Betting on stocks when the market is seemingly making regular new highs requires a bit of chutzpah, but there are still a number of smart plays in the market for investors bold enough to accept a bit of risk.
We asked three top Motley Fool contributors to come up with a dividend stock for bold investors. Read on to learn why they believe National Retail Properties (NYSE:NNN), Garmin (NASDAQ:GRMN), and Hershey (NYSE:HSY) are stocks that fit the bill.
This rock-solid REIT is trading at a discount
Brian Feroldi (National Retail Properties): Even casual followers of business news are likely aware that many retailers are struggling. High-profile chains including Macy's, J.C. Penney, and Abercrombie & Fitch are closing stores, while a few harder-hit concepts such as The Limited, hhgregg, and Wet Seal have declared bankruptcy. Combine this bleak environment with the potential for rising interest rates and it is understandable why traders have sold off shares of National Retail Properties. After all, this REIT's 2,500 properties are exclusively leased out to freestanding retail concepts. That means this company must be in a world of pain right now, right?
Actually, a closer look at the company's numbers suggests otherwise. As of the end of March, National boasted an occupancy rate of 99.1%. Revenue and core funds from operations -- a REIT proxy for earnings -- continued to march higher as well.
How can this be? The answer lies in National's business model. It uses a number of tactics to protect itself from the ever-changing retail landscape. First, the company has its customers sign long-term leases. In fact, as of the end of March, its average lease had 11.4 years left on it. Next, the company avoids retail businesses that could be put out of business by the internet. That's why its tenants are primarily convenience stores, restaurants, auto service centers, movie theaters, and health and fitness studios. Finally, its properties are all rented under net lease terms. That means that the tenant is responsible for all variable expenses -- taxes, maintenance, insurance -- while National simply sits back and collects rent checks.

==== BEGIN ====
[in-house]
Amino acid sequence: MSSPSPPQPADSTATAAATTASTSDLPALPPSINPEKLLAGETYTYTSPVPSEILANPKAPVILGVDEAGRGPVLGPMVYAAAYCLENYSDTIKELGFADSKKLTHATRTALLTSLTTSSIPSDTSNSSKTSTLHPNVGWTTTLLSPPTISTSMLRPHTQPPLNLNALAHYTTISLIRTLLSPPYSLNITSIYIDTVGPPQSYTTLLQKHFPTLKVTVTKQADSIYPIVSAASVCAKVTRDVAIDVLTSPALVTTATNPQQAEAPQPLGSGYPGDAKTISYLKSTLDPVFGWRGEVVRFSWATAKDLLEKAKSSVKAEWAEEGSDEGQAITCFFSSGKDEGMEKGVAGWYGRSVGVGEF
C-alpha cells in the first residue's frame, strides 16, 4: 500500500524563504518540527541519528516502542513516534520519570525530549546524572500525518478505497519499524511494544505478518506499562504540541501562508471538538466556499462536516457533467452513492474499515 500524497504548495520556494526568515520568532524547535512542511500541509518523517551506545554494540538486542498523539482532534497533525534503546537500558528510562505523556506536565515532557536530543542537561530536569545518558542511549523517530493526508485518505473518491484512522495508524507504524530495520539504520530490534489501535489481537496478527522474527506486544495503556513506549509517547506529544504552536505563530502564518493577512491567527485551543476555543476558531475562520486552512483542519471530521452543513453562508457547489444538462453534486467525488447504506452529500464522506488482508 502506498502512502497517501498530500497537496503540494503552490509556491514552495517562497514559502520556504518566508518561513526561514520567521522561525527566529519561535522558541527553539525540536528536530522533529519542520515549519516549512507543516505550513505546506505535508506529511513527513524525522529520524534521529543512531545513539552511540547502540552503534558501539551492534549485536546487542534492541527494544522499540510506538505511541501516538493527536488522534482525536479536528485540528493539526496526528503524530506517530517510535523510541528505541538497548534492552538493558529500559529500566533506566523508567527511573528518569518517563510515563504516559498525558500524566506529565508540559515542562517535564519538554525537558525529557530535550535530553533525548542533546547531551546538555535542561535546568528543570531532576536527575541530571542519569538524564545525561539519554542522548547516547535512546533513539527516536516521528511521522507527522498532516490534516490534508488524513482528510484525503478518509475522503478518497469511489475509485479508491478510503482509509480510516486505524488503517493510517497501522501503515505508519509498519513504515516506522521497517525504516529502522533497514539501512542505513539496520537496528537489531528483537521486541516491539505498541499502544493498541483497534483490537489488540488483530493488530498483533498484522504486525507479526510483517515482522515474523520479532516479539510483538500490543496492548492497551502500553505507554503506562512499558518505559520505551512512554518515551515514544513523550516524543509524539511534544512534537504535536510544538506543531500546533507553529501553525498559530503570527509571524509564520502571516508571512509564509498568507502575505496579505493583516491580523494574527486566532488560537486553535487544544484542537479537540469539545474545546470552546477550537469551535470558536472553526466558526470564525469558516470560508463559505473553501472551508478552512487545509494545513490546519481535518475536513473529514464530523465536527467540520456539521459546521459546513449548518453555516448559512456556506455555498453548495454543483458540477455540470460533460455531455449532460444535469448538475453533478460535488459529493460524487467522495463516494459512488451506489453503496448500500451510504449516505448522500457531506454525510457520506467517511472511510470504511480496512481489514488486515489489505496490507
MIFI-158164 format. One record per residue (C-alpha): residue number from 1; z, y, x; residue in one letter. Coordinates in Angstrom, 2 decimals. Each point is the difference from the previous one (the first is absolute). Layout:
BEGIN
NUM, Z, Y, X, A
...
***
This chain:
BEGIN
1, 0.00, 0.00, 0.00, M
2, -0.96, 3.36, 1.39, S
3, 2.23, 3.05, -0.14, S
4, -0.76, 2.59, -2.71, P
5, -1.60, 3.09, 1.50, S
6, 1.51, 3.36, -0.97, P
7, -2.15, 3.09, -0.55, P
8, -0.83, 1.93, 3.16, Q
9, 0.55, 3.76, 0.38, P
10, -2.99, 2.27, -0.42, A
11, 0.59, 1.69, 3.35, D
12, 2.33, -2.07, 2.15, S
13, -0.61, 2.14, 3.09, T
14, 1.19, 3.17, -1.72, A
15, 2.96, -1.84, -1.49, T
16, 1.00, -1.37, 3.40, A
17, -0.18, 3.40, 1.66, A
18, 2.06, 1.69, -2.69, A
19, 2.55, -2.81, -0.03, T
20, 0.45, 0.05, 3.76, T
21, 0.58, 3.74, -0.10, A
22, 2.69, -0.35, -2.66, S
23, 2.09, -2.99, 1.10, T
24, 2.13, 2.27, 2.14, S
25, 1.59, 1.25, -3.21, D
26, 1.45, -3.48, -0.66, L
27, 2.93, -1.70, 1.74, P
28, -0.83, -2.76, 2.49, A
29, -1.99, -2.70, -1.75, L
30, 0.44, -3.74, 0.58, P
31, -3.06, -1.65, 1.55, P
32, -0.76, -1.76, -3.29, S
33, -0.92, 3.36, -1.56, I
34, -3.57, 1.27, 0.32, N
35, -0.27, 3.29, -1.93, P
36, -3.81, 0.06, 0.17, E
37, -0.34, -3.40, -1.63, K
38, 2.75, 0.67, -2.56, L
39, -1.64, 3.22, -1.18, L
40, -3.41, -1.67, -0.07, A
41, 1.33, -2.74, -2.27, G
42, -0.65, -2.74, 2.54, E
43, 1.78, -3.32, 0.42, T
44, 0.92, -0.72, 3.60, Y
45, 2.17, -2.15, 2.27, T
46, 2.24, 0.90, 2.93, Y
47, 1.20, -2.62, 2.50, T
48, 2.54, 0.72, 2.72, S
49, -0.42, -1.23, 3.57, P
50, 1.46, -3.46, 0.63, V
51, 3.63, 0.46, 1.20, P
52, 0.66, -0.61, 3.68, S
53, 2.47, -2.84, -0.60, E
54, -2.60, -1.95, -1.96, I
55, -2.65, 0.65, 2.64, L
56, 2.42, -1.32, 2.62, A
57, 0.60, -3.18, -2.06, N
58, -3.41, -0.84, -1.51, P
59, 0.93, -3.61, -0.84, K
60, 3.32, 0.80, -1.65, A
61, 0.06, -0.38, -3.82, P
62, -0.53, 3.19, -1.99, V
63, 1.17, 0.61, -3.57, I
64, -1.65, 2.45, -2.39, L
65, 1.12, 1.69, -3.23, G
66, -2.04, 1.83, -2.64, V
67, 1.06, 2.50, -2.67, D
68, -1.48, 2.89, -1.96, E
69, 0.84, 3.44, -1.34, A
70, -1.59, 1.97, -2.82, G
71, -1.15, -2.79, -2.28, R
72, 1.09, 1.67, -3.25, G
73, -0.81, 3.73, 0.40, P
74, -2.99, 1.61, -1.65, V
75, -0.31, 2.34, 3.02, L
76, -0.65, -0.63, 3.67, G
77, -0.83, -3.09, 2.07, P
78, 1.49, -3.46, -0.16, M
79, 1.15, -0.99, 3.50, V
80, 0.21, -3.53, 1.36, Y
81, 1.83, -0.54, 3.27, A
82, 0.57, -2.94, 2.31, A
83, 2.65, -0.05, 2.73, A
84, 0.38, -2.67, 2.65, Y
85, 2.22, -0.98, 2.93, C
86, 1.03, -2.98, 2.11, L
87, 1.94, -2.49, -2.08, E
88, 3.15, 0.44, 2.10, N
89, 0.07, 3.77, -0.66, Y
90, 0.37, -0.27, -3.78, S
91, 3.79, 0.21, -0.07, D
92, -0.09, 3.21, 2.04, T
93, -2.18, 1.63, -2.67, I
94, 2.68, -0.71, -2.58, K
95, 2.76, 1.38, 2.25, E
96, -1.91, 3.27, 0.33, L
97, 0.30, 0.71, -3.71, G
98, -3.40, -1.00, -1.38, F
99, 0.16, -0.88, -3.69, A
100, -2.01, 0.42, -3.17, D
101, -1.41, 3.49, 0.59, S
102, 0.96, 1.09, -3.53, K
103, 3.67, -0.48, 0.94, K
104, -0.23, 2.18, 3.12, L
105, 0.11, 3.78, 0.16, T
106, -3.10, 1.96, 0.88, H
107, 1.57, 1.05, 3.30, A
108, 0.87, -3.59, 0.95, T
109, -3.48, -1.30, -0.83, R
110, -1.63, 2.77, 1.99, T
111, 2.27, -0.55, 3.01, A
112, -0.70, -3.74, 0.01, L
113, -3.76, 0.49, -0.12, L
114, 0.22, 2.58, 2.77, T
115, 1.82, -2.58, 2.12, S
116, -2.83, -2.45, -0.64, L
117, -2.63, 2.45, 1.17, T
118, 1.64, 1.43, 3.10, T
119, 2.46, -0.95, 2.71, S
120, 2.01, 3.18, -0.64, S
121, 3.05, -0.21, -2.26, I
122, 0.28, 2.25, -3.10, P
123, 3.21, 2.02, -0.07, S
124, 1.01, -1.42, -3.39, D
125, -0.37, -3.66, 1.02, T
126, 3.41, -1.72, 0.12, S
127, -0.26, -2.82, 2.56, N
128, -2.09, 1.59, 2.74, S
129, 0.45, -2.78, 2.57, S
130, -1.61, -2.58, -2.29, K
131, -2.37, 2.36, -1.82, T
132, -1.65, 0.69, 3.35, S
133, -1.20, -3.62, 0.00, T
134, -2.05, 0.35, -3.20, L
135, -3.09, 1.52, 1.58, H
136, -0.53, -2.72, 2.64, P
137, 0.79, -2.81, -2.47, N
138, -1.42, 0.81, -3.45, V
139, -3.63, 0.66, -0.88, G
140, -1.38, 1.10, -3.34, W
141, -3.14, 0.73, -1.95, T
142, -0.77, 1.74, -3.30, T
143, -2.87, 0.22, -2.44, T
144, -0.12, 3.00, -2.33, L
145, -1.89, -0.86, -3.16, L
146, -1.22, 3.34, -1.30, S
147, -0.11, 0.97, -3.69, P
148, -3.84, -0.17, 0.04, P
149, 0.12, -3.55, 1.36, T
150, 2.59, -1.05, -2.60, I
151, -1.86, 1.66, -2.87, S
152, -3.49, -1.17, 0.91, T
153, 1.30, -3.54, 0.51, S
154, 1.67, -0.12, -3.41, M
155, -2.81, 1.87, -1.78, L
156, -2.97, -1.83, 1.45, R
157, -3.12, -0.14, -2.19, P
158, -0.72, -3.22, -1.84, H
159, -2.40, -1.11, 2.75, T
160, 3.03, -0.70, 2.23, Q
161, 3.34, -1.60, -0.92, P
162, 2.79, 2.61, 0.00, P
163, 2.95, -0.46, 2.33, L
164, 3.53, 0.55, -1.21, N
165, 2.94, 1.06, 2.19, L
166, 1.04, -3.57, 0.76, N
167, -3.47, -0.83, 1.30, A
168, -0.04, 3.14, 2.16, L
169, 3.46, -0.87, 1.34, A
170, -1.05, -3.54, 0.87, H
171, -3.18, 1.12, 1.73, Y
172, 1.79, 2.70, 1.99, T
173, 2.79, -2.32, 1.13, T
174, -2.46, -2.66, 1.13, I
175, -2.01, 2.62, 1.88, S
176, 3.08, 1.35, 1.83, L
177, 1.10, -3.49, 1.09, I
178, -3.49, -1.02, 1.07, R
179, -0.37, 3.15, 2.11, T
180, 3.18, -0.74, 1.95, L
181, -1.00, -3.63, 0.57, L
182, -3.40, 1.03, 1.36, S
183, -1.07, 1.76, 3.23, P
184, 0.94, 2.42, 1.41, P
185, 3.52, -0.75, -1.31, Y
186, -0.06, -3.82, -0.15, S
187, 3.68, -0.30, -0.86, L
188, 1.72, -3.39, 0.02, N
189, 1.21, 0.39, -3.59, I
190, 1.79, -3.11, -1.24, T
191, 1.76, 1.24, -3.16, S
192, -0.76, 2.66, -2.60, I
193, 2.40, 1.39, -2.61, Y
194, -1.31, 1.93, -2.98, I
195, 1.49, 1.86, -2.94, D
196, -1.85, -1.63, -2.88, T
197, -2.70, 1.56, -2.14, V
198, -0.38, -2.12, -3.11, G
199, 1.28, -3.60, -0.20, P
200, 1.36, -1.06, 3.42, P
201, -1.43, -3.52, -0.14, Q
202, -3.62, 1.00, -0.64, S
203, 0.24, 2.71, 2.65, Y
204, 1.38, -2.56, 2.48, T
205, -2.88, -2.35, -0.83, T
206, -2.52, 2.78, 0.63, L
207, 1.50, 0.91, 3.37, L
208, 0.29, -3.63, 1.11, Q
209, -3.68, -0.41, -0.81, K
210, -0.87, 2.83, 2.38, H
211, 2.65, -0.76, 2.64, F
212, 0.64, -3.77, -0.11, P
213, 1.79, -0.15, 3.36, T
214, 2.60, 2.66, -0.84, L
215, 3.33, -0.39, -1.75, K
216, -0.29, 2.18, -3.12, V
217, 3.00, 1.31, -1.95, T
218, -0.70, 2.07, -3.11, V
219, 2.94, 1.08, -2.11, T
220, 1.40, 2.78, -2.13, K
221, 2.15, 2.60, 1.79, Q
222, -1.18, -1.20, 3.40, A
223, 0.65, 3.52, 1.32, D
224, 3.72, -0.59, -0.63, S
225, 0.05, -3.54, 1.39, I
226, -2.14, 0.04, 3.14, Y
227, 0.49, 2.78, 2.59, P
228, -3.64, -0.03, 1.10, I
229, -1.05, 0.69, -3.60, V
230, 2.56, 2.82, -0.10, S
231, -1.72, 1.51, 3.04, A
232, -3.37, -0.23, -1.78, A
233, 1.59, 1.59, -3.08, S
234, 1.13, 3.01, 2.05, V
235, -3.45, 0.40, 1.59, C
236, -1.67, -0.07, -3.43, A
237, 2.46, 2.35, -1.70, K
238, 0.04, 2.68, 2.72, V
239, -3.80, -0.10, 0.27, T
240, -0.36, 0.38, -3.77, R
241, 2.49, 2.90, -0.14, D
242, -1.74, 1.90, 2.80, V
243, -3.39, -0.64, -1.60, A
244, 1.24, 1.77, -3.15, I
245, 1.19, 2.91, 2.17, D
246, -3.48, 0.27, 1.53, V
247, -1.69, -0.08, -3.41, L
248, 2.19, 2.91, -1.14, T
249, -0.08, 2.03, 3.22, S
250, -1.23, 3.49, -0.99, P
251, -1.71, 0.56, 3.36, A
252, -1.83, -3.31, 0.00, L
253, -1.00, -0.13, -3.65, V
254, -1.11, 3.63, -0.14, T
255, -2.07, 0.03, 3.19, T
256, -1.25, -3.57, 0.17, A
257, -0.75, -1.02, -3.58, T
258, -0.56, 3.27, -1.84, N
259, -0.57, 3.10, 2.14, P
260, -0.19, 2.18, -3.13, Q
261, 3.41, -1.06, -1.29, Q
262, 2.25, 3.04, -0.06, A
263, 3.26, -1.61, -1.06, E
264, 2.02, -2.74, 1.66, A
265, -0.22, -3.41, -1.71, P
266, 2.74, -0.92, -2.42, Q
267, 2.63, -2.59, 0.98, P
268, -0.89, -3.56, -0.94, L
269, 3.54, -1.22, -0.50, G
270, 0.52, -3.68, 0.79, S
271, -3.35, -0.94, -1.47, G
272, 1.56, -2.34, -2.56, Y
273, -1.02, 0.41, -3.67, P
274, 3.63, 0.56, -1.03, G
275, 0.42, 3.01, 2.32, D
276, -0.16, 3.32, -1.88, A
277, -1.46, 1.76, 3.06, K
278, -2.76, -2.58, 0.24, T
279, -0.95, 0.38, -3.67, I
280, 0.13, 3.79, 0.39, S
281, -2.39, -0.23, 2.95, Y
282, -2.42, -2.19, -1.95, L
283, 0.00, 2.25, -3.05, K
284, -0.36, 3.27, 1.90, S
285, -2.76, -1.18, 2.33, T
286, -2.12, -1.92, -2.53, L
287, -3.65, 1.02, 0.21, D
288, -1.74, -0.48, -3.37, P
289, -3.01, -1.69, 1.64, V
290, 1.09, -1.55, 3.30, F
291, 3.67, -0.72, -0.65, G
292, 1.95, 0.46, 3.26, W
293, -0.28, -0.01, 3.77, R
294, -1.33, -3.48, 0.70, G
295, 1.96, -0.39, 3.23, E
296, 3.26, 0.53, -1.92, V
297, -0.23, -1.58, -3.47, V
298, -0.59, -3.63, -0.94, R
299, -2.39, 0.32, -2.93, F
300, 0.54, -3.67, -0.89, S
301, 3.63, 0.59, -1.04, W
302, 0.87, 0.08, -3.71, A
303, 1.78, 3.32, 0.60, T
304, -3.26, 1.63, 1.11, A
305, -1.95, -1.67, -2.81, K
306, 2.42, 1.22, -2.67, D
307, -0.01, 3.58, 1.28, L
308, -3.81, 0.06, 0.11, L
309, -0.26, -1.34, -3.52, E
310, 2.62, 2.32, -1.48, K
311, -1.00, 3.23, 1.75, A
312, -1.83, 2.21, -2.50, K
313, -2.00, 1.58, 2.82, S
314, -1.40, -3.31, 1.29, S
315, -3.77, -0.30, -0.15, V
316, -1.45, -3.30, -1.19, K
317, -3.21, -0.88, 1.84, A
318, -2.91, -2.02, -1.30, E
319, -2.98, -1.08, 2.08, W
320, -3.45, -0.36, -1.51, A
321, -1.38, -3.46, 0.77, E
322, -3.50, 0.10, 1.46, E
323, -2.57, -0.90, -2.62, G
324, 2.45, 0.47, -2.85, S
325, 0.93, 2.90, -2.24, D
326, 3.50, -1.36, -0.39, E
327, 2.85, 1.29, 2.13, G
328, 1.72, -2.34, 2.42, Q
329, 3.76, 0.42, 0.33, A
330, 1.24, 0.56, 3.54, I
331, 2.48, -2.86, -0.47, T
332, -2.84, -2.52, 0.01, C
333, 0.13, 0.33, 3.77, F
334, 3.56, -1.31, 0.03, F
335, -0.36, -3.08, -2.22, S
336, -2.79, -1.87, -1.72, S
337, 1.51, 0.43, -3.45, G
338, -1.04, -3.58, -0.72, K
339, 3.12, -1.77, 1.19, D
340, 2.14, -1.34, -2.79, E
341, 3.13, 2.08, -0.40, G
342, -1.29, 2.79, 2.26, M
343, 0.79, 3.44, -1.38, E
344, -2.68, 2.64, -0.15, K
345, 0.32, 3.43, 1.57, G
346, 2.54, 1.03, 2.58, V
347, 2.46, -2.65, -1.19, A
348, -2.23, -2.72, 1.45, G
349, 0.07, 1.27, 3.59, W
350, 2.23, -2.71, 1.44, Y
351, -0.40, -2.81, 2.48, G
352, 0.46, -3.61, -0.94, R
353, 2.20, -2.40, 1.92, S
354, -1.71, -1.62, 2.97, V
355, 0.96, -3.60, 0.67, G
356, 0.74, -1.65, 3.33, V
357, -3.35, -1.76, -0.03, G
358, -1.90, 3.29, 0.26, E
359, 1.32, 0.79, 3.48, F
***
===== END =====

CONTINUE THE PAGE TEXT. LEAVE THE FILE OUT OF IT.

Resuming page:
Now that you understand National's business model, perhaps you can understand how the company's dividend has increased for 27 years in a row and why its occupancy rate didn't dip below 96% during the depths of the financial crisis. That should give investors confidence that they can safely make a "bold" bet on this out-of-favor dividend payer that offers up a yield of 4.8%.
Find your way to a 4% yield
Demitri Kalogeropoulos (Garmin): Investors are understandably nervous about entering the wearable-tech space right now. After all, industry leader Fitbit (NYSE: FIT) is down over 60% in the past year after its sales volumes tanked under increasing competition from value-based rivals and from those chipping away at the premium end of the market.